Bitcoin – hype or reality?
| 08-01-2018 | Lionel Pavey |
Having spent my working life in international finance, I have patiently listened to all the news about the Bitcoin over the last few years. During 2017 whilst the Bitcoin was on a spectacular price rise, my interest was awakened in this new phenomenon – is this the future? I attended seminars, read articles, learnt the difference between the Bitcoin and the Blockchain, searched and investigated via the web, and tried to form an opinion. These are my findings:
Here is a technology that has recently been created – started in 2009 – that has caused a huge debate and led to passionate arguments on its merits or demerits. Those in the know understand its concept – the rest are baffled by its very existence. At essence it is a digital currency – there are no coins or notes in existence. It is decentralized – there are no governments controlling it. If you own it, your identity is anonymous to others – transactions take place via encryption keys. The supply is limited – protocol dictates that a maximum of 21 million Bitcoins can be produced. At the end of 2017 there were 16,774,500 coins in circulation – roughly 80% of the maximum allowed. So, the supply is clearly limited, but they have no real intrinsic value – they do not represent a claim on an asset.
My main area of interest has been on the price – the rise in 2017 of more than 1,400% is astounding. I decided to collate some information and have a chart showing Bitcoins price of the last 2 years.
Such a stellar performance should mean that the trade volume has increased dramatically.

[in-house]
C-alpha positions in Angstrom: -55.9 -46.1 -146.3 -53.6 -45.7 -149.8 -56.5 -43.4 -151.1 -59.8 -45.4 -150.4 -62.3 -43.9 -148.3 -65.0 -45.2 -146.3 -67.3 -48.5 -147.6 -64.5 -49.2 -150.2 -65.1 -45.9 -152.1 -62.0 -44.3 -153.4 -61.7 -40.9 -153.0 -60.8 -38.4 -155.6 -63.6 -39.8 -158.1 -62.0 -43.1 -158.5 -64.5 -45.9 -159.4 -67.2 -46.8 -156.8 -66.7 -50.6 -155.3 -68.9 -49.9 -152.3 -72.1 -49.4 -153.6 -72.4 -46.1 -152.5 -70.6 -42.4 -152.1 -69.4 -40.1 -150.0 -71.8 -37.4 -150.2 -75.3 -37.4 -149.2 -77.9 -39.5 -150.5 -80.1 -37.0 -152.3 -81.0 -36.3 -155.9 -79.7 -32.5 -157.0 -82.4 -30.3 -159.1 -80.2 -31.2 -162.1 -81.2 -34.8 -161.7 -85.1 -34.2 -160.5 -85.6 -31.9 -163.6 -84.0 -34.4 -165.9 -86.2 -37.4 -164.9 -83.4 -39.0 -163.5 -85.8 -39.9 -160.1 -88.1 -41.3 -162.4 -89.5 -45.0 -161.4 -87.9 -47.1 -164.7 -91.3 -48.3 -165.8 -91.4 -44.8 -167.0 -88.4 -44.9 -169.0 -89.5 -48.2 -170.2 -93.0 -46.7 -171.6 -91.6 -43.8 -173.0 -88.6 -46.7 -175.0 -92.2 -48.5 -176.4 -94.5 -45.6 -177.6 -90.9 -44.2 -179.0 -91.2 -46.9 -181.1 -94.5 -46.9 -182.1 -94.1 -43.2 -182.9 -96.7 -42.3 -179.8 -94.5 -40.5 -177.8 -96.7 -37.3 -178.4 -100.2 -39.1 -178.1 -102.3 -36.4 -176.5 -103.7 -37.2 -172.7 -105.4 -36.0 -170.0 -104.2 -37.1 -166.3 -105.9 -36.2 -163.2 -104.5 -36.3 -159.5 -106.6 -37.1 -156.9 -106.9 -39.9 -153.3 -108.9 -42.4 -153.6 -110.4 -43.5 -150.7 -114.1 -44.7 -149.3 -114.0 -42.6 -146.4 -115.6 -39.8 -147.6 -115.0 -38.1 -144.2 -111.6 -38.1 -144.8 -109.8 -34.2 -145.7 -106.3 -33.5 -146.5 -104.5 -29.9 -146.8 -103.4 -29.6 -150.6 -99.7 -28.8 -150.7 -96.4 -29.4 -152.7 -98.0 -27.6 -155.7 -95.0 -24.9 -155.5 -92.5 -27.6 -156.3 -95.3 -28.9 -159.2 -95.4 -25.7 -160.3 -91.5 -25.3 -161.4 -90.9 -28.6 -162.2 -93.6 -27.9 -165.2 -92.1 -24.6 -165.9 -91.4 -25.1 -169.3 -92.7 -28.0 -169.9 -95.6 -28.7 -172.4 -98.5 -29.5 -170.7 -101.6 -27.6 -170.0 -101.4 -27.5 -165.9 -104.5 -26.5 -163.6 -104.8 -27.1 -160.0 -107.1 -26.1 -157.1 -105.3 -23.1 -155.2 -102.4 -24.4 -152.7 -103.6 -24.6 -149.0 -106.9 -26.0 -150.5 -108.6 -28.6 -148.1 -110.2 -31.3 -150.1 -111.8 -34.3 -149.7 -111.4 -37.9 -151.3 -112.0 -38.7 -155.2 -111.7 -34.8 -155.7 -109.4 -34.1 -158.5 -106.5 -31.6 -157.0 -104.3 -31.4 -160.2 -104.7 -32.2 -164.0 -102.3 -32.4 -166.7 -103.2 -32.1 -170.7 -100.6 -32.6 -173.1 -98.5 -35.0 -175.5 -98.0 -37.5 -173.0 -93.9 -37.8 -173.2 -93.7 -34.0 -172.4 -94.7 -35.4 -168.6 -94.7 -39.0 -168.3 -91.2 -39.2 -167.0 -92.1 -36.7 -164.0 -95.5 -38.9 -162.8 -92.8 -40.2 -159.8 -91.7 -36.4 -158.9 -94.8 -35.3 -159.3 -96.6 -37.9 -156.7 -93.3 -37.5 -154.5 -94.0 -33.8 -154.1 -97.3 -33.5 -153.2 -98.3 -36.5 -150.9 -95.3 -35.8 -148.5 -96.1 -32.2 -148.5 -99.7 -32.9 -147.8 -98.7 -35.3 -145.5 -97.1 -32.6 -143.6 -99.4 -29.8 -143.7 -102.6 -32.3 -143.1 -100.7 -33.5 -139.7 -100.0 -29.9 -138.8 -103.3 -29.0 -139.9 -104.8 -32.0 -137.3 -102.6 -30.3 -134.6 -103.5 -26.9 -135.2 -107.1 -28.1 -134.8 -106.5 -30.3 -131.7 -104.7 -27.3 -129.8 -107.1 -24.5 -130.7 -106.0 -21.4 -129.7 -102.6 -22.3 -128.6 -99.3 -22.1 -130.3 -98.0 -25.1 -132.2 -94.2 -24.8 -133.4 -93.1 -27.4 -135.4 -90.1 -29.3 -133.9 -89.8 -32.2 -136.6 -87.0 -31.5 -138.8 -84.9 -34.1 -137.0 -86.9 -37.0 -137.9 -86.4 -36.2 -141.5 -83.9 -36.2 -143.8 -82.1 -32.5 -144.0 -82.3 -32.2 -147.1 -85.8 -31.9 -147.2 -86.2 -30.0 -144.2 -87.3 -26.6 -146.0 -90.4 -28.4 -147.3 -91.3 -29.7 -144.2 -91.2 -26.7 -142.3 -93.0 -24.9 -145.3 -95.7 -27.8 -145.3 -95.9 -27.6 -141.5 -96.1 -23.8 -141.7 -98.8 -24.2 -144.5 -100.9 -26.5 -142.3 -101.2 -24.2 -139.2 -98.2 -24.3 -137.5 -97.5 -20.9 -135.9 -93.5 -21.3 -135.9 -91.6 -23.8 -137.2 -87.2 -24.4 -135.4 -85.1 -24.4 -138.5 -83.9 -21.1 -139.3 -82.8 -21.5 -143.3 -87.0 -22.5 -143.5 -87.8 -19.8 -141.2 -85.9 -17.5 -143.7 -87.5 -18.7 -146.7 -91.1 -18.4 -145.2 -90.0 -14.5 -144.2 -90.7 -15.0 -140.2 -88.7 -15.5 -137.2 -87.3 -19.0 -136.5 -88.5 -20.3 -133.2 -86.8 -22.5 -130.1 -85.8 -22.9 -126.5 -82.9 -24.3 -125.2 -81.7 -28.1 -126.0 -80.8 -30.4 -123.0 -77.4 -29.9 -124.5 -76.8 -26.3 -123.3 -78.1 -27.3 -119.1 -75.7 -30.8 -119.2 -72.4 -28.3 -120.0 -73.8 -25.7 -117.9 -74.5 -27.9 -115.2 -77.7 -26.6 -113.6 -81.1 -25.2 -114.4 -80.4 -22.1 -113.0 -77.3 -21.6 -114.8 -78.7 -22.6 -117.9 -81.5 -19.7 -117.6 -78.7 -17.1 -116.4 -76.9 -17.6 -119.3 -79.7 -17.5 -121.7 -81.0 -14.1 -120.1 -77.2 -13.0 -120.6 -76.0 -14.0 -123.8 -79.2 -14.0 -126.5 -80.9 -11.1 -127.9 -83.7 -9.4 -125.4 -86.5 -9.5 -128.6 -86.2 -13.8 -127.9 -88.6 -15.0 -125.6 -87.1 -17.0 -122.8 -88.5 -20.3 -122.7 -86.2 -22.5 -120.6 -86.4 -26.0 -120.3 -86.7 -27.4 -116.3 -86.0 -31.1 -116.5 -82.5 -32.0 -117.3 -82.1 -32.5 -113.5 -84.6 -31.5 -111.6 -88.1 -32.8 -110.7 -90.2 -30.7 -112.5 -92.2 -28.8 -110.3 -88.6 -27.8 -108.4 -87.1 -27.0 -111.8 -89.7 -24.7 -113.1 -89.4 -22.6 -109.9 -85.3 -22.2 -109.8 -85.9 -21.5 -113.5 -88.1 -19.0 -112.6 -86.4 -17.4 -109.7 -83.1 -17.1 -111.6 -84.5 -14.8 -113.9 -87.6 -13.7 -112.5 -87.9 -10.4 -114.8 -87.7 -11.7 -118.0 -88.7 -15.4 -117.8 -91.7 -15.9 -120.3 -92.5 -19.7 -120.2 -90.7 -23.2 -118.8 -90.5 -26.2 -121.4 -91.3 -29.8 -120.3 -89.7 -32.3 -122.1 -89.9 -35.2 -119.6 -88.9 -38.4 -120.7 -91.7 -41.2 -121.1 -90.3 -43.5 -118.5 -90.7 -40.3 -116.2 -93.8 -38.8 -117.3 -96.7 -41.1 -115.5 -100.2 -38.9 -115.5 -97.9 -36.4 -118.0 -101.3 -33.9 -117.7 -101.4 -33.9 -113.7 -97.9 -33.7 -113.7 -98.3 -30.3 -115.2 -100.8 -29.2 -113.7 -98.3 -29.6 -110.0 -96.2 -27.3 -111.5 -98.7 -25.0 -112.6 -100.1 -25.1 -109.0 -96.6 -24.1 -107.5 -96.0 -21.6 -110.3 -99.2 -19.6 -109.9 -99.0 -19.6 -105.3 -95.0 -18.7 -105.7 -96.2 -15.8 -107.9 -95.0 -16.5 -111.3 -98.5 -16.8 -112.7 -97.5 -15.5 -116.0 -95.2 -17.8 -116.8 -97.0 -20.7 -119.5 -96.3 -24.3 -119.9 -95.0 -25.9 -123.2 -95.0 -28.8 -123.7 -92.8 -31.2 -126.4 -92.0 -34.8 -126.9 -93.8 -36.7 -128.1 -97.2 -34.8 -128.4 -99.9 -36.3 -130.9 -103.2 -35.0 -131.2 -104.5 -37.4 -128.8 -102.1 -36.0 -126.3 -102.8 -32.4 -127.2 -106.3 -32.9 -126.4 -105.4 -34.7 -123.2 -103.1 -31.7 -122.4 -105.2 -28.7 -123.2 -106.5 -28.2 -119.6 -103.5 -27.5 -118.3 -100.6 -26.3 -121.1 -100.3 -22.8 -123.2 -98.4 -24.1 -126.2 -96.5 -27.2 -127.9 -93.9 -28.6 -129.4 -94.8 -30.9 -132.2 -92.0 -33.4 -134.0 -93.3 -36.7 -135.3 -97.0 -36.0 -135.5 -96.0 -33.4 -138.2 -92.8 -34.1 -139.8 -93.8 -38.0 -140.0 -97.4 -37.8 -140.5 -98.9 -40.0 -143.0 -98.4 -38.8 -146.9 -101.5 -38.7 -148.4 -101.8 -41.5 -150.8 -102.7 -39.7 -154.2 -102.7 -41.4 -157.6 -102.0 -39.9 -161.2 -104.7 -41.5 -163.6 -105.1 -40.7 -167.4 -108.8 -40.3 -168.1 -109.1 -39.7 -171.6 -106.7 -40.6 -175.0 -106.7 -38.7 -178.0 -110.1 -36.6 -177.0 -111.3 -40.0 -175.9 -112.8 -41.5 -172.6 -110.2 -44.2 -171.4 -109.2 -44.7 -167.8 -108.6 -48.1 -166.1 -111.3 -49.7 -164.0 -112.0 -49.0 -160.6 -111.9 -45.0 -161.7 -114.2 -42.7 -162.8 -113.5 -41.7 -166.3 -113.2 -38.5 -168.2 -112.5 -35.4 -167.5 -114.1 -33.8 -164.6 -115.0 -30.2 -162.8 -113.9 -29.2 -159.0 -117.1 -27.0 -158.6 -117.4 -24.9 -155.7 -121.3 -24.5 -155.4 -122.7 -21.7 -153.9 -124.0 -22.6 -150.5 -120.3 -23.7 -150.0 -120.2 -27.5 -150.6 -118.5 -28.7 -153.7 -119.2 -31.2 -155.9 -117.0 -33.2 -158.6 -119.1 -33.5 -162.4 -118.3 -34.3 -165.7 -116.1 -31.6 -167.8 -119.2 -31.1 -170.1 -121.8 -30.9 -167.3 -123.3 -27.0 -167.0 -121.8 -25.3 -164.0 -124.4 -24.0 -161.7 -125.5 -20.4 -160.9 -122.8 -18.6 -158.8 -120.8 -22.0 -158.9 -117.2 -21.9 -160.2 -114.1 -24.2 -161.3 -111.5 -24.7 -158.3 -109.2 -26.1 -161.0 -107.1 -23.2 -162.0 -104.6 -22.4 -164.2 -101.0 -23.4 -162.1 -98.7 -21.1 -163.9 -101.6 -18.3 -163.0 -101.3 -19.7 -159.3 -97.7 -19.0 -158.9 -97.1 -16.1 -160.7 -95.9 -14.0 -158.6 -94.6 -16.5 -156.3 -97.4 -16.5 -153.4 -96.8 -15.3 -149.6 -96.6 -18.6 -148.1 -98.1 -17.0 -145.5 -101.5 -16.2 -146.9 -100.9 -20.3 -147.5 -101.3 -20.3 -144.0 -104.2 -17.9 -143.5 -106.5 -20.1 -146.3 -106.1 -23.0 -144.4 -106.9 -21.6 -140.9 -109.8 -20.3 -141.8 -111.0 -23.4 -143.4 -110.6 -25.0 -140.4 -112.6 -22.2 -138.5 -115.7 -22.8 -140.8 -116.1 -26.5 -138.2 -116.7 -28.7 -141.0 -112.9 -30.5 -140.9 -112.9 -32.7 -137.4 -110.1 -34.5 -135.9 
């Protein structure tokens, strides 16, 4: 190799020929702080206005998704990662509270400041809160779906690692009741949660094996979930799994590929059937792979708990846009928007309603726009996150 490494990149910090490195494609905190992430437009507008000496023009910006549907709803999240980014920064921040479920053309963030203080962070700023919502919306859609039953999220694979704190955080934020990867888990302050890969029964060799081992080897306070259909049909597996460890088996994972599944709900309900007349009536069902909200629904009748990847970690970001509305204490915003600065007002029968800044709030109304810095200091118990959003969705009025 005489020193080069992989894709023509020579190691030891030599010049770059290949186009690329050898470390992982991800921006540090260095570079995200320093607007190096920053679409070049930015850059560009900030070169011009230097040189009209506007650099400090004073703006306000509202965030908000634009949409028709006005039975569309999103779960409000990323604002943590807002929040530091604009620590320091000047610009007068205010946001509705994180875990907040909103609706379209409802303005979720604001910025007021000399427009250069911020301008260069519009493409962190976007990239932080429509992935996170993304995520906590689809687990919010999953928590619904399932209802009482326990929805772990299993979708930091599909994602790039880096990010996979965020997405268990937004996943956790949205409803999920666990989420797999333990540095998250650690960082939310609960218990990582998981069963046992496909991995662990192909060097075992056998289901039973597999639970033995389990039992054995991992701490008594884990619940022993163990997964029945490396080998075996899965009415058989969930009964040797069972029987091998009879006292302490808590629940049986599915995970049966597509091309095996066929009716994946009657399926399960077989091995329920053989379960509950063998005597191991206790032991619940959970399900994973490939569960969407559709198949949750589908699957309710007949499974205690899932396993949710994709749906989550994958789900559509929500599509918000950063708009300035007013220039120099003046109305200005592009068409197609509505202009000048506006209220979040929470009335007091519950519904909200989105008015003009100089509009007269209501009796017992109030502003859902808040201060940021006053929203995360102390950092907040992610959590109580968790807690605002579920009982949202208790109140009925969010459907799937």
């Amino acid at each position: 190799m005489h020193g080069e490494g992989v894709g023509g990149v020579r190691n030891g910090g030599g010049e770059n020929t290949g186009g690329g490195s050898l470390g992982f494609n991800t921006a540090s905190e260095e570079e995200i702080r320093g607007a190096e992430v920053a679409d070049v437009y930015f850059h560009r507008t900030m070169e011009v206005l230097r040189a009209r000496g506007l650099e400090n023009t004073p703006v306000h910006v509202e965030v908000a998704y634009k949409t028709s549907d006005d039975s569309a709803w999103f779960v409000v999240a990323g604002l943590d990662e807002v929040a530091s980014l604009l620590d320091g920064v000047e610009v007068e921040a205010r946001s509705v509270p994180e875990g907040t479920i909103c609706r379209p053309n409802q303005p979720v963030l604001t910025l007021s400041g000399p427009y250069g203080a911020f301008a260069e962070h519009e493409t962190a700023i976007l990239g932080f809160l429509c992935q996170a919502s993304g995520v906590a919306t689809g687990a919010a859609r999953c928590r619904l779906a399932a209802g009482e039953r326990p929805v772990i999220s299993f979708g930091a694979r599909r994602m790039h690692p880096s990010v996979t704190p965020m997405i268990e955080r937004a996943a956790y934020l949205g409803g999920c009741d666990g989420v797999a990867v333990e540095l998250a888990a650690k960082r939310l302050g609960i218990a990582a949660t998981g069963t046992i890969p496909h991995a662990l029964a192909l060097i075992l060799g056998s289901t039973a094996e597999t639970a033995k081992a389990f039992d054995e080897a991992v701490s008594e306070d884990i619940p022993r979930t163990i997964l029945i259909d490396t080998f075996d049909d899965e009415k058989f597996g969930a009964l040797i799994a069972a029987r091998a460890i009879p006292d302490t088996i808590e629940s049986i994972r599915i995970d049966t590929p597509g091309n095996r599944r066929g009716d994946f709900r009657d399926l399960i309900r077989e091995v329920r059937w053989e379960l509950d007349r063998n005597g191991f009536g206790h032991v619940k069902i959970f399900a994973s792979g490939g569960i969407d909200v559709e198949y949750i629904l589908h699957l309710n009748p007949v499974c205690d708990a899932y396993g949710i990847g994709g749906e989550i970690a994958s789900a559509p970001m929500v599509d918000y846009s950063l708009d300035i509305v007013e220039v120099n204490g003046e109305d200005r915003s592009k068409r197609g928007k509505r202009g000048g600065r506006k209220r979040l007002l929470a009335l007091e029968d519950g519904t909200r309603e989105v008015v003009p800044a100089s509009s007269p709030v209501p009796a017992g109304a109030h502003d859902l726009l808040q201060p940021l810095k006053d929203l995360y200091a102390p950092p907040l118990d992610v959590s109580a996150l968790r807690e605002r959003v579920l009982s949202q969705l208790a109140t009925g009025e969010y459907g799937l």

Well……. here is another chart
The daily volume in September 2017 when the price was about $4,000 was the same as the start of February 2016 when the price was about $400. I had to create this chart as all the data I could find related to the $ value of turnover – which was phenomenal – and not the actual number of Bitcoins traded. Normally, when an asset sees a huge increase in price, this goes together with a corresponding increase in turnover. Clearly this has not happened with Bitcoin – why?
There appears to be a “strategy” of buying Bitcoin to hoard them. There does not appear to be a sizeable free float of Bitcoin. If there is more demand than supply, then obviously the price will increase dramatically. Bitcoin is touted as an alternative currency, yet the advocates do not seem to want to spread it around with everybody else. It is a currency that is not used to settle transactions – this makes it difficult to consider Bitcoin becoming a recognized mechanism for payments. One of the criteria of money is that it is a “medium of exchange” – yet again Bitcoin, which appears to be hoarded, does not meet the criteria.
How can a cryptocurrency replace a conventional fiat currency if it is not freely tradeable? Furthermore, if you hold Bitcoin and want to take your profit, then this will be realized in a fiat currency. As Bitcoin is generally quoted and traded in $, this means receiving your profit in an antiquated currency that your cryptocurrency wishes to replace – ironic?
The underlying technology – Blockchain – is here to stay. As to whether Bitcoin is here to stay – if people hoard Bitcoin, it will exist. What the value of Bitcoin should be – whatever someone is prepared to pay for it. Will it replace fiat currency – maybe one day, but not in its present Bitcoin form.
Lionel Pavey – Cash Management and Treasury Specialist